• It should always package and send its state reports as correctly formatted CAN frames with the correct CAN frame ID.

These properties gave us a good foundation for establishing a functional test suite that ensures correct behavior of the module, without having to choose specific cases. Instead of writing unit tests to ensure that an input value of 4000 was correctly constrained to 3440, we could write a property based test that checked that the outputs were always contained in the non-faulting range. We could run that test thousands of different times with thousands of different generated inputs and ensure that the property always holds true. If we wanted to achieve those test targets with unit testing, we would need to specify each different case independently. With property based testing, we only needed to specify the input type to the function and let the generators do the work.

Choosing Quickcheck

We used a property-based testing tool called QuickCheck for Rust. One of the reasons we went through the effort of integrating Rust into our testing procedures—even though the project is all C—is that eventually defining the property model of a system can become fairly complicated. Having a higher degree of trust in the correctness of the property model implementation becomes valuable quickly. Rust provides more assurances on some facets of the implementation than if we were to do the same in C itself. This enabled us to specify allowable ranges and which inputs to randomize. It also provided support for randomly generating each field of a struct. Since we were randomly generating inputs instead of manually choosing specific ones, unexpected edge cases were easier to find. The randomly generated inputs enabled us to find several edge cases where we had critical casting or overflow/underflow issues that could have affected how we integrated with steering control and brake actuation. QuickCheck for Rust also provides automatic shrinking—meaning that once it generates an input that creates a failure condition, it will continuously re-test with a shrunken range of inputs in an attempt to discover the minimum possible failing input space. The automation of these test conditions made it much easier to discover and diagnose issues that may have been missed completely with more traditional strategies.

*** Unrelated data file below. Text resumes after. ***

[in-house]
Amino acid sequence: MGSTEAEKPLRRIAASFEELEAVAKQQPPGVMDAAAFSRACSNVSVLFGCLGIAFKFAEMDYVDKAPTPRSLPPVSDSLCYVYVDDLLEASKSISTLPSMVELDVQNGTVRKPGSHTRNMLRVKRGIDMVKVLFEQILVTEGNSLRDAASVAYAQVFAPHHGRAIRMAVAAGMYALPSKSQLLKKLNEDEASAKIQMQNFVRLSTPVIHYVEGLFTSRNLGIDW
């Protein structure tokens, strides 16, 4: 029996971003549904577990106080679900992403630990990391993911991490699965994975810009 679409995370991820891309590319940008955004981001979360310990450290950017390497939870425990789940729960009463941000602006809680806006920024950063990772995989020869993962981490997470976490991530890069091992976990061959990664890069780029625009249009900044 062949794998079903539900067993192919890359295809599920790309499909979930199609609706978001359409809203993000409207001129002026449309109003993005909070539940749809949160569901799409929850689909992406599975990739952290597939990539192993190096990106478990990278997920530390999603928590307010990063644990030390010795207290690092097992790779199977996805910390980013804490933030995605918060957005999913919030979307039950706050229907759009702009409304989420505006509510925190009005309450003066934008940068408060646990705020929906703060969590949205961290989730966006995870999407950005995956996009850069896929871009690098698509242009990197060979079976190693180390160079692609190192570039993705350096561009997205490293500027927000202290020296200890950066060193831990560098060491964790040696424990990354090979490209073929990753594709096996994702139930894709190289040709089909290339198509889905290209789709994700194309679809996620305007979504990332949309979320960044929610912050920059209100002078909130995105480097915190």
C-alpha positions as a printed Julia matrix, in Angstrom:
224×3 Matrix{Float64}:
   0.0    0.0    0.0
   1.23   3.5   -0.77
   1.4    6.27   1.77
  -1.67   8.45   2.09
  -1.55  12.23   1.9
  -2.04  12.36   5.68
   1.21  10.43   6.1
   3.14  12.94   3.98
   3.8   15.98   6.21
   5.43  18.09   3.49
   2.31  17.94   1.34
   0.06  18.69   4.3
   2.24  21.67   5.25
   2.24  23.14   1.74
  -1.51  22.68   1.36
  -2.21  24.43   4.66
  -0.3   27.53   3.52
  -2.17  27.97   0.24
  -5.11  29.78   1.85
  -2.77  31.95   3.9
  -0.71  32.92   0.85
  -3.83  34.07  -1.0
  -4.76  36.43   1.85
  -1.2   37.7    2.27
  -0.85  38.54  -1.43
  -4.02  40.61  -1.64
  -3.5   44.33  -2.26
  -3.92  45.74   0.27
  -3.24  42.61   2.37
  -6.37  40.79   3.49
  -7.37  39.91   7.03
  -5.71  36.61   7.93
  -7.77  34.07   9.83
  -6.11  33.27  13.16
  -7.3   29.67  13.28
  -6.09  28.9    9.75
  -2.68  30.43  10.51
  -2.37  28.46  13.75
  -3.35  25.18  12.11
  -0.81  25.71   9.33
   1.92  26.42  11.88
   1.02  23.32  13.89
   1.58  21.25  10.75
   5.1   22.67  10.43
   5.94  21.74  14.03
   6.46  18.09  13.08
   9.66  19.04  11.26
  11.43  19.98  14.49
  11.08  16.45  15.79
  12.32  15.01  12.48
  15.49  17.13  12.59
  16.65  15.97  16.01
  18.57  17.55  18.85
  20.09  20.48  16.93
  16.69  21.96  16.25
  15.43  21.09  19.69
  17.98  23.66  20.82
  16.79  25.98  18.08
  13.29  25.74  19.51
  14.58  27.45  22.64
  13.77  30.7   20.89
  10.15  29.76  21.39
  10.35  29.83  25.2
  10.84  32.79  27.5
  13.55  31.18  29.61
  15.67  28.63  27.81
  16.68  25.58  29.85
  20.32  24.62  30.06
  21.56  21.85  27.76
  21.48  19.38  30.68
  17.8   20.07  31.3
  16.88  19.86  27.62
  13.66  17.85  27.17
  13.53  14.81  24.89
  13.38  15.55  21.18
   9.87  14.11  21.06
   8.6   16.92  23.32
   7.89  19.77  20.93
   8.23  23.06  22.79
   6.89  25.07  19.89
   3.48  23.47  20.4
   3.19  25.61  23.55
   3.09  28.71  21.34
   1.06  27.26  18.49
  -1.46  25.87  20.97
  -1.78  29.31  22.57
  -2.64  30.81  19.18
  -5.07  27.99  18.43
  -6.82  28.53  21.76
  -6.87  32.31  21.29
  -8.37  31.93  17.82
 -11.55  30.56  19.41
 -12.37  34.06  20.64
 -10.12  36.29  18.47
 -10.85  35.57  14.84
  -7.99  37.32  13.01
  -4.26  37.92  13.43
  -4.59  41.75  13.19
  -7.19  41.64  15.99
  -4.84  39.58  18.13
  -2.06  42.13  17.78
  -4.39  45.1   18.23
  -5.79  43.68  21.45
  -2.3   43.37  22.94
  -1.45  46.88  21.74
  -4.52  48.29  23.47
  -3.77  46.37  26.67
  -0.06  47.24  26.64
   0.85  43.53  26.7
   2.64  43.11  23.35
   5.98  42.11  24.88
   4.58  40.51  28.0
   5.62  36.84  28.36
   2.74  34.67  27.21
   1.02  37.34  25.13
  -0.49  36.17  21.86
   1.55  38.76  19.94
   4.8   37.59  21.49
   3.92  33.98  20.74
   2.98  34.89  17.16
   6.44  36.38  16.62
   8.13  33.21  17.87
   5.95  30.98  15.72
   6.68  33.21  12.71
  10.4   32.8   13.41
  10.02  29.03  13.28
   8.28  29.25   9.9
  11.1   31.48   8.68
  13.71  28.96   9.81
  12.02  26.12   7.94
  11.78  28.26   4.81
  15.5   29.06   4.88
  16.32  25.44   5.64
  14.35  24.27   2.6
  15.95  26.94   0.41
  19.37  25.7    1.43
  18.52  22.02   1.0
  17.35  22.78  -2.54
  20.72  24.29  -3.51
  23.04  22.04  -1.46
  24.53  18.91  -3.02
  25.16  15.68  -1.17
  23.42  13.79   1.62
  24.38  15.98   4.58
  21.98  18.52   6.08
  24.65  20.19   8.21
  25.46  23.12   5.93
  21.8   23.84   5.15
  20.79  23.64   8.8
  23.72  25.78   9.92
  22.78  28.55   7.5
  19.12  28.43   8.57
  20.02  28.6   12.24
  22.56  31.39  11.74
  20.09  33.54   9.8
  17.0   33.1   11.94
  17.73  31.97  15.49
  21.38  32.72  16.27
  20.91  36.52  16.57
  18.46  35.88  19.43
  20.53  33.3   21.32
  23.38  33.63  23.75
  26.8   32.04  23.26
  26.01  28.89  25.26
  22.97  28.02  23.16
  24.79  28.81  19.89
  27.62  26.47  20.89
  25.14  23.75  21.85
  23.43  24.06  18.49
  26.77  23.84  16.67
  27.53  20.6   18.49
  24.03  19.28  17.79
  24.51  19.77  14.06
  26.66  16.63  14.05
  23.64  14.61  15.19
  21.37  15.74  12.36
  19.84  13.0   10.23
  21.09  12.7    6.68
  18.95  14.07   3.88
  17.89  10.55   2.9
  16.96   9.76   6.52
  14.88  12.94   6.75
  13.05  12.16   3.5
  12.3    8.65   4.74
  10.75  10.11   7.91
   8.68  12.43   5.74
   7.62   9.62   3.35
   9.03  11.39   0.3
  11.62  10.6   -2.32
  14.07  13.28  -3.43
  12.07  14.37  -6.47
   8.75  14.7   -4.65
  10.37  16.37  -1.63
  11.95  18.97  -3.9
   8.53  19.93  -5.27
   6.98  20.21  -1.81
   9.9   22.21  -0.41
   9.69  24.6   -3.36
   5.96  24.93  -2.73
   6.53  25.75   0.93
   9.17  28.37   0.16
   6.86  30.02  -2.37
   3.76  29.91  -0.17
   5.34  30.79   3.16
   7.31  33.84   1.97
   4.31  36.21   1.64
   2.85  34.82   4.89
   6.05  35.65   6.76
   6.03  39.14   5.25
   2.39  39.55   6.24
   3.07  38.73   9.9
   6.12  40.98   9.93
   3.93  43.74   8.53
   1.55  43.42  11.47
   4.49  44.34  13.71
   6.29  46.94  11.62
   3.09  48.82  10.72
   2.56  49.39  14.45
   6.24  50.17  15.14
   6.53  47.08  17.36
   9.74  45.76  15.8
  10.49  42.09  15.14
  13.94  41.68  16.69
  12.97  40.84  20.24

A useful side effect of property based testing is that since you need to find properties that will always hold true over any inputs, you will develop a deeper understanding of the code and what it’s supposed to be doing. Instead of considering expected output for specific inputs the general output could be considered, which clarifies the purpose of the function under test. This makes it easier for developers to qualitatively reason through the high level purpose and responsibilities of the function, the things that it should or shouldn’t be able to change, and the ways in which it should be able to change them. Determining properties of what the function should be doing elicits a stronger analysis of the requirements of that piece of code, and a clear idea of where it fits into the system at large. Being more concerned with the overall properties of the code to test allows you to focus on creating more robust code. Code that responds correctly to any allowable input, instead of just testing it against your assumptions on an avalanche of specific cases.

After carefully determining functional characteristics and implementing our property-based test suite, we were able to quickly run thousands of tests over many different inputs. This provided a much higher level of assurance than we’d been able to achieve with previous testing strategies. Through building our property-based testing suite, I developed a better understanding of the project’s requirements and each module’s responsibilities. Ultimately, it enabled us to make deeply informed engineering decisions, because we now had a better understanding of the properties of each piece of firmware.

The result? A modular design where each piece of code has one job that it does really well. Consequently, I feel much more comfortable while trying to get the Kia controller to drive like Mario Kart, no bananas included.


1.  A product of Electronic Arts

2. A product of Nintendo